GitLab and GitHub are web-based platforms that help users collaborate on software development projects. They make it simple to manage, share, and track changes in code, enabling teams to work together efficiently. In terms of data privacy and security, both platforms perform almost equally.
But which one is better for you? In this article, we’ll break down each of these metrics in detail. We’ll also compare the main differences between GitLab and GitHub to help you choose the best one for your needs.
Tip: If you are starting to learn git, here are some simple Git hooks you should know.
Here’s a quick comparison table detailing the features and capabilities of GitHub and GitLab:
|Features and Capabilities||Inner Sourcing||Supported||Not supported|
|Data Transfer||Provides several tools for importing and exporting data||More restrictive, lacks proper instructions|
|Integrated CI/CD||Built-in support for CI/CD pipelines||Requires third-party apps|
|Deployment||Simplified deployment with built-in solutions and Kubernetes automation||Requires third-party integrations|
|Comment Tracking||Supported||Supported, with the ability to remove sensitive information from Edit History|
|Access Levels||Assign different access levels based on roles||Grant read or write access to the entire team or create private repositories for specific individuals|
|Knowledge Banks||Limited support, not as comprehensive||Comprehensive guides and tutorials available|
|Performance and Speed||Speed||Slower overall, but superior in CI/CD and advanced monitoring tools||Faster overall due to extensive caching and load-balancing technologies|
|Server Infrastructure||Smaller server infrastructure||Larger server infrastructure with multiple data centers distributed worldwide|
|Customization||High customization options||Limited customization options|
|Data Privacy and Security||Authentication||Supports two-factor authentication and access control mechanisms||Supports two-factor authentication and access control mechanisms|
|Vulnerability Scanning||Offers vulnerability scanning for the codebase||Offers vulnerability alerts|
|Code Analysis||Integrated set of tools for code analysis||Offers similar tools, such as code scanning, code QL, and dependabot|
|Secret Management||Native secret management feature||Offers GitHub action workflows|
|Compliance||Compliance dashboard||Provides templates|
|Protocols||Uses HTTPS and SSH||Uses HTTPS (SSL and TLS encryption) and SSH|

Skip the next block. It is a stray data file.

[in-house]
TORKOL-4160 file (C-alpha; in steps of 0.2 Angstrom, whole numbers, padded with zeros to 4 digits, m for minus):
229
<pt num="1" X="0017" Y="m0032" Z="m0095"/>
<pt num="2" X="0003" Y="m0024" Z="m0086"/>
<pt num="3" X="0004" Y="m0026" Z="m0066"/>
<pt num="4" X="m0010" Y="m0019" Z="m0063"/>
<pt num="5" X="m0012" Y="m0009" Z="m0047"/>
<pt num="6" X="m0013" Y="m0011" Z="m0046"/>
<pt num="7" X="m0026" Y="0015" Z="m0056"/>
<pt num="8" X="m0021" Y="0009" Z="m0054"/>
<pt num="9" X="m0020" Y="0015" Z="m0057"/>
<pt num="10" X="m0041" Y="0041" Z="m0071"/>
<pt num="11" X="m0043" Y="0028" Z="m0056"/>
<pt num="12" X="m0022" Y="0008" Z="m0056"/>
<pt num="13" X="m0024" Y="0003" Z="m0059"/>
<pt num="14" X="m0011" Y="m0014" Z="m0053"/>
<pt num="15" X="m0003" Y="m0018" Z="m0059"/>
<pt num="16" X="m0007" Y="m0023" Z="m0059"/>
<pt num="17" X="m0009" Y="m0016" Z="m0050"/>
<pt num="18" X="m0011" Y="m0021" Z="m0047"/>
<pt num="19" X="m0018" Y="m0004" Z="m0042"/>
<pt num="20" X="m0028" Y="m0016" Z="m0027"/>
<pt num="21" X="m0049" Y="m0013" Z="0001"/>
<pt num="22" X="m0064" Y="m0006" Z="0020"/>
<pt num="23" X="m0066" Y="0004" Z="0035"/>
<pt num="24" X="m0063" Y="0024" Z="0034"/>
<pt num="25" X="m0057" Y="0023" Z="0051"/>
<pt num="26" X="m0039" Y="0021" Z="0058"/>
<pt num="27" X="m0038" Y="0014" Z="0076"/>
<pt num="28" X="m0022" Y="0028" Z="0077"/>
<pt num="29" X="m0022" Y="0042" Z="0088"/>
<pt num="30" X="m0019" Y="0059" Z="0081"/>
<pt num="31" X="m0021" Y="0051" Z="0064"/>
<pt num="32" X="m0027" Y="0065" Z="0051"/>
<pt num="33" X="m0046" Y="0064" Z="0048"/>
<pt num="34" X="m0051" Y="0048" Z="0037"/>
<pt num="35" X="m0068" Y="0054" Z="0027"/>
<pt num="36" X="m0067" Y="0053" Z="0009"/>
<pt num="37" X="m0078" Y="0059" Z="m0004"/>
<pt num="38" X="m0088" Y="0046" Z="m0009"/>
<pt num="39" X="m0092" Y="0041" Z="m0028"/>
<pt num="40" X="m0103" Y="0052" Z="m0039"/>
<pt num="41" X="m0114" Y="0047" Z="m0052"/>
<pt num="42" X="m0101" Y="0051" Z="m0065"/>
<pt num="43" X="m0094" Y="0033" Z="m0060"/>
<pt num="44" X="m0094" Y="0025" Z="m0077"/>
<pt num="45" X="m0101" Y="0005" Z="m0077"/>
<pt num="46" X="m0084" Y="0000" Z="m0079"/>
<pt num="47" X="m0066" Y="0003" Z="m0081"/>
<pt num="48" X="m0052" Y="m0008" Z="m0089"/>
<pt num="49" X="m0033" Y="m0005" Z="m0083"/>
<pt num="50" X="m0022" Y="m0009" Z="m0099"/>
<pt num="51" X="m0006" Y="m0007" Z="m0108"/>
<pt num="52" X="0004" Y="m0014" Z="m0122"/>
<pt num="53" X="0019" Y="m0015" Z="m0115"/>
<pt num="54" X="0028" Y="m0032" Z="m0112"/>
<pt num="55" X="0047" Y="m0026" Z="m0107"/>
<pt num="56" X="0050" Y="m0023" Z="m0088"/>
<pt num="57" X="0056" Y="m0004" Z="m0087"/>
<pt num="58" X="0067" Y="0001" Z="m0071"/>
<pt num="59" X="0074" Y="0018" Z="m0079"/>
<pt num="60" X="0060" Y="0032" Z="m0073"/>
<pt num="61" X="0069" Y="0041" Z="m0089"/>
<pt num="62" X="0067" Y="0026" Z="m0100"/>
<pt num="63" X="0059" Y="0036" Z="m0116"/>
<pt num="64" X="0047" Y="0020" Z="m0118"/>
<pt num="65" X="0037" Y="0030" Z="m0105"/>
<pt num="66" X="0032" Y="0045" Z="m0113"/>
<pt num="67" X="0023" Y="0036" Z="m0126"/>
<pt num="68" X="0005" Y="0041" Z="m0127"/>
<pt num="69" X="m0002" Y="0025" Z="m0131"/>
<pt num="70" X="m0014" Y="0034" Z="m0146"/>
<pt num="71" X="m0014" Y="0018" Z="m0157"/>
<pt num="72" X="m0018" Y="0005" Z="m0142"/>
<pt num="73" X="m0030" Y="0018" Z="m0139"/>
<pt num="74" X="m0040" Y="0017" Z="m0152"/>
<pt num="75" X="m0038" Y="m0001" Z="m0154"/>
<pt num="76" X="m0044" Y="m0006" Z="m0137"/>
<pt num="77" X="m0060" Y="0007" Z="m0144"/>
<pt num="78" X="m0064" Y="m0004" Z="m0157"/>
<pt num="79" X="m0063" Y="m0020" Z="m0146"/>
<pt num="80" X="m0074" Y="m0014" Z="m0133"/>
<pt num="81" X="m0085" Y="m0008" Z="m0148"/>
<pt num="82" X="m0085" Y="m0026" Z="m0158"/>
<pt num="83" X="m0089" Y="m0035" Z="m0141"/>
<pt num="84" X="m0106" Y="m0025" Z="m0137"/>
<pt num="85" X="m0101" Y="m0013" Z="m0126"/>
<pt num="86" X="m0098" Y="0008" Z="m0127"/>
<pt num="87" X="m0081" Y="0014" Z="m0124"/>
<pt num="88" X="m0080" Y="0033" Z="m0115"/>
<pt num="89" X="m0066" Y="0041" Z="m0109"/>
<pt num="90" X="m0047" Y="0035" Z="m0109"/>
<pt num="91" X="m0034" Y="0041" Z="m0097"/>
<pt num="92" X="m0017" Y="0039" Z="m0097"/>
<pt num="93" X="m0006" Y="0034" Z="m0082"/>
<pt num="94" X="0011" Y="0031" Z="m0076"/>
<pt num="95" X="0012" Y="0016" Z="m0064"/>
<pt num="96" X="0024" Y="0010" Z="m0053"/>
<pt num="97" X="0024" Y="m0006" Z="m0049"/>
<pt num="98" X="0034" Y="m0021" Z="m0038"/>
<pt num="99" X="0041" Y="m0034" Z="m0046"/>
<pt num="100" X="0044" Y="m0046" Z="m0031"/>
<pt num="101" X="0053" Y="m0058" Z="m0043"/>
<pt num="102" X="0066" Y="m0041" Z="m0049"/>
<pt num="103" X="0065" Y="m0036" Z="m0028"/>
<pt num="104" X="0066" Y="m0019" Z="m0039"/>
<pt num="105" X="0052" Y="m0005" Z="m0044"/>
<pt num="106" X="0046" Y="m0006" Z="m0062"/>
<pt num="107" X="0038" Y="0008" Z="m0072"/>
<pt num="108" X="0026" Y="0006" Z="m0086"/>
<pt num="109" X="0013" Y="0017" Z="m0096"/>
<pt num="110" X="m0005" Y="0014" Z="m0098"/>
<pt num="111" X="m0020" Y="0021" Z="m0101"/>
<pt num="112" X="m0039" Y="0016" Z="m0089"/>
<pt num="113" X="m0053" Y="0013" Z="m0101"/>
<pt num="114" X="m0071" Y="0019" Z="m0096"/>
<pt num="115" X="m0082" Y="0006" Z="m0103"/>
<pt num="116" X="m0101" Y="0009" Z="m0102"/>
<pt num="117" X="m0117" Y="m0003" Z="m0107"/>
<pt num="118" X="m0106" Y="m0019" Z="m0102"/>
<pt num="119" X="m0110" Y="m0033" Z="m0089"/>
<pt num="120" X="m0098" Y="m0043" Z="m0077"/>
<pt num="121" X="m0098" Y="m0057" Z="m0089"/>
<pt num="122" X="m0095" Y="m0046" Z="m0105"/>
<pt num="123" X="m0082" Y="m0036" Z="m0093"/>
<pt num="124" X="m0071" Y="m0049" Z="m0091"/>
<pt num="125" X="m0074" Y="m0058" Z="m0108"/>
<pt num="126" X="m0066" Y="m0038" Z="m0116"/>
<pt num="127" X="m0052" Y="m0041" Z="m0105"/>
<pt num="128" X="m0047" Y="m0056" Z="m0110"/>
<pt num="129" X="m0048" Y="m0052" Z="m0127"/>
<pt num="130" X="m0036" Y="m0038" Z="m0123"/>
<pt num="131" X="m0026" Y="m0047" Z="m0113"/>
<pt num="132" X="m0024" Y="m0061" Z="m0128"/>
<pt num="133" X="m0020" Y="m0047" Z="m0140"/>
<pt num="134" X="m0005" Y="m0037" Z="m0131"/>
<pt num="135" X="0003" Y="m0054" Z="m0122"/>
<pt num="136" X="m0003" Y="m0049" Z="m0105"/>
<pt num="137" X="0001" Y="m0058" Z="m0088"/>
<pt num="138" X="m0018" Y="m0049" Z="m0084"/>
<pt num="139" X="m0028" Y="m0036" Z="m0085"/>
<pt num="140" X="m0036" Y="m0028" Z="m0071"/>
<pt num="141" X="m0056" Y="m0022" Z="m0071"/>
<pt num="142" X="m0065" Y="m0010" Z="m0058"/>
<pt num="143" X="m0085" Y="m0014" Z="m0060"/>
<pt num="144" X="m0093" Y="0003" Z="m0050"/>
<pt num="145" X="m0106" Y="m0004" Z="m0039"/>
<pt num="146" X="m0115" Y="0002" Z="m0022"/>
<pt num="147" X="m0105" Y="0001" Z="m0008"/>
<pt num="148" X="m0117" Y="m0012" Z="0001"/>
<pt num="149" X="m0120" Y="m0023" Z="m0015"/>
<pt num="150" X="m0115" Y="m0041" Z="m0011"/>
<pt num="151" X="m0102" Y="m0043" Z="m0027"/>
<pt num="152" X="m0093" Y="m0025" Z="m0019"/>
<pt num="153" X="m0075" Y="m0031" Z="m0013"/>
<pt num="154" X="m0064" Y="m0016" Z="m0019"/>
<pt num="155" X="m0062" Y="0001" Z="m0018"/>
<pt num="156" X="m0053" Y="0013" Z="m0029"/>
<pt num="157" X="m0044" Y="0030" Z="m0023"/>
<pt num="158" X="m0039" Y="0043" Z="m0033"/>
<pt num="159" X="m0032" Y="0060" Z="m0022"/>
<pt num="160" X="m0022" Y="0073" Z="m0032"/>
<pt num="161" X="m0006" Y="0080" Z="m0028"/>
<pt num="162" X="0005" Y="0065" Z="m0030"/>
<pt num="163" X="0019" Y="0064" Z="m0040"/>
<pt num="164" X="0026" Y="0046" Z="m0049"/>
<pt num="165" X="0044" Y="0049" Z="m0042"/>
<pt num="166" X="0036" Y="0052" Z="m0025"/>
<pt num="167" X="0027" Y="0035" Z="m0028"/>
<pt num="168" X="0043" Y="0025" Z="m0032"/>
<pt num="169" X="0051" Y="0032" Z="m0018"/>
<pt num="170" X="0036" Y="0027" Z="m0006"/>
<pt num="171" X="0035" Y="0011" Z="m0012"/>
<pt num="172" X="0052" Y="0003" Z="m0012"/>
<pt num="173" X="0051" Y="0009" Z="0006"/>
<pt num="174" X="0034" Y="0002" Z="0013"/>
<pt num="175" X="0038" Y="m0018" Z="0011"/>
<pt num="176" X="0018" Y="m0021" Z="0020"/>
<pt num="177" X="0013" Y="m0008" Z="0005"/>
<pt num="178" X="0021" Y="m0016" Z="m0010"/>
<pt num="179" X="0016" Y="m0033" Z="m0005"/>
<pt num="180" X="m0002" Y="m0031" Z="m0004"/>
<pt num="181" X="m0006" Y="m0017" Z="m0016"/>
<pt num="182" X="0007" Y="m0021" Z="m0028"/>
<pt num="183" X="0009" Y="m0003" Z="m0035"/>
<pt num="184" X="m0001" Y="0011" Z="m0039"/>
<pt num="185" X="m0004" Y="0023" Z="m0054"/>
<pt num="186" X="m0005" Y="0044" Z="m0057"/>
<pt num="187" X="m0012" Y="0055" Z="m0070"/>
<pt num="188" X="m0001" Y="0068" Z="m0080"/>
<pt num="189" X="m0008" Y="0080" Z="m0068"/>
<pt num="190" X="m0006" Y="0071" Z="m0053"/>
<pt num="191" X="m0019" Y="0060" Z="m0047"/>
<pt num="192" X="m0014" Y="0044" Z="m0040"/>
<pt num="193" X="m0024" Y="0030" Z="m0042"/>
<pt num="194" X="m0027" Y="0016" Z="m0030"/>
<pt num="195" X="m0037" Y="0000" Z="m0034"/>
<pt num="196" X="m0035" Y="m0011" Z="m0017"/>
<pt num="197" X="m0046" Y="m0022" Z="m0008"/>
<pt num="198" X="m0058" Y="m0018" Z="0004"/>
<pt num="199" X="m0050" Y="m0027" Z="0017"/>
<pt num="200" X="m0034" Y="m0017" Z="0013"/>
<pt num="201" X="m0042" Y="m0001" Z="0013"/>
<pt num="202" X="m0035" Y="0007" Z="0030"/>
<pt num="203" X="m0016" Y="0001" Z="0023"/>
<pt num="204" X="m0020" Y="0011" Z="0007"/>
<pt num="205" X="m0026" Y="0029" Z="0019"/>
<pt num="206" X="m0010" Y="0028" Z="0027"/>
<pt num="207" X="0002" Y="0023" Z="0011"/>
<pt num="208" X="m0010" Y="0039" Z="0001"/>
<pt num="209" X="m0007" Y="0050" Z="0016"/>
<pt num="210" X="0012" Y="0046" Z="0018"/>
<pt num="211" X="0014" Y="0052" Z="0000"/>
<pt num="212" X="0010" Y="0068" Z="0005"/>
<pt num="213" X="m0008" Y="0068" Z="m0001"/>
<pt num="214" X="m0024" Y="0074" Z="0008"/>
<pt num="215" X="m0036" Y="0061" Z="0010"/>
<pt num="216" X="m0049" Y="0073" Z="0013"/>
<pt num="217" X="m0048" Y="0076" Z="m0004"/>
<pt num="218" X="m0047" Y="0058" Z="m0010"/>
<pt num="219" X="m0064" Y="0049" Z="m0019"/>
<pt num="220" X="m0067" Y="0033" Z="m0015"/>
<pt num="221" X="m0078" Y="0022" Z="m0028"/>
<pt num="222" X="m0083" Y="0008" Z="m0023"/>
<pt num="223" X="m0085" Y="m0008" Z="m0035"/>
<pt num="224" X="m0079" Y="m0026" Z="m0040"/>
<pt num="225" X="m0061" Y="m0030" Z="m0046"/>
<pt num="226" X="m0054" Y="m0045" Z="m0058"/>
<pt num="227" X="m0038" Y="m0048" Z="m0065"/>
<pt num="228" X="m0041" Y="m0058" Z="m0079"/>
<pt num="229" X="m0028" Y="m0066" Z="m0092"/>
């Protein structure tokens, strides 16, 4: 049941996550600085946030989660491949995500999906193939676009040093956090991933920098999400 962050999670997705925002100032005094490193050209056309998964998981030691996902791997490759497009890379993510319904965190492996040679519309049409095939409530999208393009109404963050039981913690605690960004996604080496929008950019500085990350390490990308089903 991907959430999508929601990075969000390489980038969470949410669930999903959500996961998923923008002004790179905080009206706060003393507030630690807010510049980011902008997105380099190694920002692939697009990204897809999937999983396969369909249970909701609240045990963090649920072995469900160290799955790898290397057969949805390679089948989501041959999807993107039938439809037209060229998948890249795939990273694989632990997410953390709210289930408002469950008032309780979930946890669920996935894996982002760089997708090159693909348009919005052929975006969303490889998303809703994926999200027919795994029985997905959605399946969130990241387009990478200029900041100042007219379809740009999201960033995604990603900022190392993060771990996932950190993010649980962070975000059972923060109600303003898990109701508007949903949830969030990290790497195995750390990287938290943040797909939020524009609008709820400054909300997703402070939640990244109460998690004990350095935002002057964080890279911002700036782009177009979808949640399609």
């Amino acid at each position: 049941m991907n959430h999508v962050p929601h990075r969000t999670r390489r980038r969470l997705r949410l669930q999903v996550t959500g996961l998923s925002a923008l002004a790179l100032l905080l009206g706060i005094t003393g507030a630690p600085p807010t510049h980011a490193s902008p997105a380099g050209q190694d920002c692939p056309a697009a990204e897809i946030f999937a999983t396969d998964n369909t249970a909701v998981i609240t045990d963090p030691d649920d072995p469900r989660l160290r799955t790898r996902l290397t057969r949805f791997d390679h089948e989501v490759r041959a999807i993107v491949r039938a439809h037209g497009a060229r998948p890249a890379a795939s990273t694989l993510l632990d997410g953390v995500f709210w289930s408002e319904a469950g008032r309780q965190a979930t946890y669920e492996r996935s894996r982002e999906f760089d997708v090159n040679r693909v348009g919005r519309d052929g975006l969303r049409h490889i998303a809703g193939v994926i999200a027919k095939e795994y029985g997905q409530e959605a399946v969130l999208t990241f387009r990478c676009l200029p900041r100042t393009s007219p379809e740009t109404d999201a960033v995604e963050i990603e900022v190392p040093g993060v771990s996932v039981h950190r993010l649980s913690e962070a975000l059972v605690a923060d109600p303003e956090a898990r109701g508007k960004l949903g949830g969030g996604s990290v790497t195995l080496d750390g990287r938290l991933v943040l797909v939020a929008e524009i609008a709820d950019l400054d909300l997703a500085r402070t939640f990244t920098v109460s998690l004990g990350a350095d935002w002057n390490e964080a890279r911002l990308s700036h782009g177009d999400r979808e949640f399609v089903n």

What is GitLab?
GitLab is an all-in-one platform for software development, providing tools for version control, issue tracking, continuous integration, continuous deployment (CI/CD), and more. It excels in built-in support for CI/CD pipelines, inner sourcing, data transfer, deployment, milestones, and access levels.
GitLab has two versions: GitLab Community Edition (free and open-source) and GitLab Enterprise Edition (with premium features and support). You can host GitLab on your own servers or use GitLab.com, a cloud-based service.
What is GitHub?
GitHub is a popular platform for hosting and collaborating on software projects. It offers tools for version control, issue tracking, and social coding, allowing users to follow, star, and fork other developers’ projects.
It is superior in raw speed, uptime, server infrastructure, and knowledge banks. GitHub is widely known for its vibrant community and extensive collection of open-source projects. It offers free and paid plans, with the latter providing additional features such as private repositories, advanced collaboration tools, and technical support.
Good to know: With the right guide, GitHub is pretty easy to get started with.
GitHub vs. GitLab: What Are the Differences?
GitLab and GitHub are powerful platforms for managing and collaborating on software development projects. They both use Git for version control and offer various features to help teams work together efficiently.
Below, we have shared a detailed breakdown of both platforms in terms of features, performance, speed, privacy, security, and pricing.
Features and Capabilities
1. Inner Sourcing